29.7 (a = 0.25)
C/N, 27.5 MHz (dB)
№ channels SDTV
7 MPEG-2, 15 AVC
10 MPEG-2, 21 AVC
10 MPEG-2, 20 AVC
13 MPEG-2, 27 AVC
№ channels HDTV
1–2 MPEG-2, 3–4 AVC
2 MPEG-2, 5 AVC
2 MPEG-2, 5 AVC
3 MPEG-2, 6 AVC
The DVB-S to DVB-S2 upgrade process
The conversion process from DVB-S to DVB-S2 is being accelerated, due to the rapid increase of HDTV and introduction of 3D-HDTV. The main factor slowing down this process is the need to replace or upgrade set-top boxes, or acquire TVs with DVB-S2 integrated tuners, which makes the transition slower for established operators.
VAST fully replaced the previous DVB-S Aurora service from December 2013. The extra capacity has allowed a Network Ten affiliate to be added along with five HD, seven SD multi-channels and limited advertisement targeting for viewers in DVB-T black-spot areas on Optus C1/D3 156E).
Dolce operated by Romtelecom (now Telekom Romania), only for HD channels. For SD channels is using DVB-S. Backward compatibility, if subscribed to HD package. Service can only be accessed with proprietary Set-top-boxes. NDS Encrypted. Card paired with set top box. If You have a HD receiver from them, you are able to receive two HD channelsin basic package. Needs special antena for HD.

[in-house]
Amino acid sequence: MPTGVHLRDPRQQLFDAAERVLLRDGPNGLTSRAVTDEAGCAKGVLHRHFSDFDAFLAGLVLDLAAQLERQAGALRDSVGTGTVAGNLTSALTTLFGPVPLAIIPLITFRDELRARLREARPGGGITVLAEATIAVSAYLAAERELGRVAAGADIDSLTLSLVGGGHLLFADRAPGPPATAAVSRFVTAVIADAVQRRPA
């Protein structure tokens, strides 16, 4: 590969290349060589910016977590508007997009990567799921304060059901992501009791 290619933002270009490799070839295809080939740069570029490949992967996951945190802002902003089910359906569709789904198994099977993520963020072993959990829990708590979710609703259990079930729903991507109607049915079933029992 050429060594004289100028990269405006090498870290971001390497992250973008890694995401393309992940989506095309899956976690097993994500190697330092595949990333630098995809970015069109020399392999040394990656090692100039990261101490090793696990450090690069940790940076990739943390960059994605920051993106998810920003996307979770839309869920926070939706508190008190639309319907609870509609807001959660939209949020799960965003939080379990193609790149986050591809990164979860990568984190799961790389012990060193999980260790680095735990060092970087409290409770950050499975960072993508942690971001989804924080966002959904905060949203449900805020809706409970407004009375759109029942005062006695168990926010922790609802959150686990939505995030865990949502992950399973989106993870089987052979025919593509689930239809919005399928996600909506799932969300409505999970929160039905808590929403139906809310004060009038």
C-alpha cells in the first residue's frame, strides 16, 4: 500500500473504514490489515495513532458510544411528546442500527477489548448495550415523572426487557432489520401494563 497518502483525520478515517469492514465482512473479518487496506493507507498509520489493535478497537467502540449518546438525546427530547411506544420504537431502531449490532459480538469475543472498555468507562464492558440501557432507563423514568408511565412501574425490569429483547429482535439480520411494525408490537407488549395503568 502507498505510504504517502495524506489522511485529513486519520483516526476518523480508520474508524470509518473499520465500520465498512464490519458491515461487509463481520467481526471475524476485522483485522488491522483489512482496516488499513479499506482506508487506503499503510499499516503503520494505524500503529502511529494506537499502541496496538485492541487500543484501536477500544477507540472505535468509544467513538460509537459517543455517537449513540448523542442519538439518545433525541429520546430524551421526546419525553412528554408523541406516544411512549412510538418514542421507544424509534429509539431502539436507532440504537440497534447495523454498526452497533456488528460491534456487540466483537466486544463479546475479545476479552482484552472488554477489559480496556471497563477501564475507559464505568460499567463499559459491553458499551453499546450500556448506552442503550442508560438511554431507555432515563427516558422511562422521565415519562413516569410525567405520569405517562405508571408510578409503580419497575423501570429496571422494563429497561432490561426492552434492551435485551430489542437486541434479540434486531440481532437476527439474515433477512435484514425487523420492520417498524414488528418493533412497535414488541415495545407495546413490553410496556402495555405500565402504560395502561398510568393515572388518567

Focus Sat operated by UPC Romania, only for HD .SD remains in DVB-S ( except fashion TV SD). Can be used with a DVB-S receiver for SD channels, or DVB-S2 for SD and HD. May be used also with a CAM and a TV with built in DVB-S (for SD channels)or DVB-S2 (Both SD and HD) tuner and common interface slot. HD channels are offered on separate package, therefore aside a HD terminal (TV or STB), you need to pay this package. CONNAX CAS 7 Encryption. Card not paired with receiver.
Orange TV operated by Orange Romania, only in DVB-S2 both SD and HD. Viaccess Encrypted. Only available with proprietary set top boxes. Card paired with set top box. Set top boxes are only HD, these channels are available from the cheapest package.
Digi TV, operated by RCS & RDS (since March 2014). Until March 2014, only DVB-S, SD. Nagravision 3 Encrypted. Although it is said that the card and receiver are paired, some subscribers stated that the service can also be accessed with a TV with built in DVB-S/S2 tuner and common interface by using a CAM. However, Until March 2014, only SD channels were available. Needs special subscribing for HD. DVB-S is used in SD reception while DVB-S2 is used both for SD and HD.
Astro in Malaysia (currently only for HD channels; uses DVB-S for backwards compatibility with SD channels).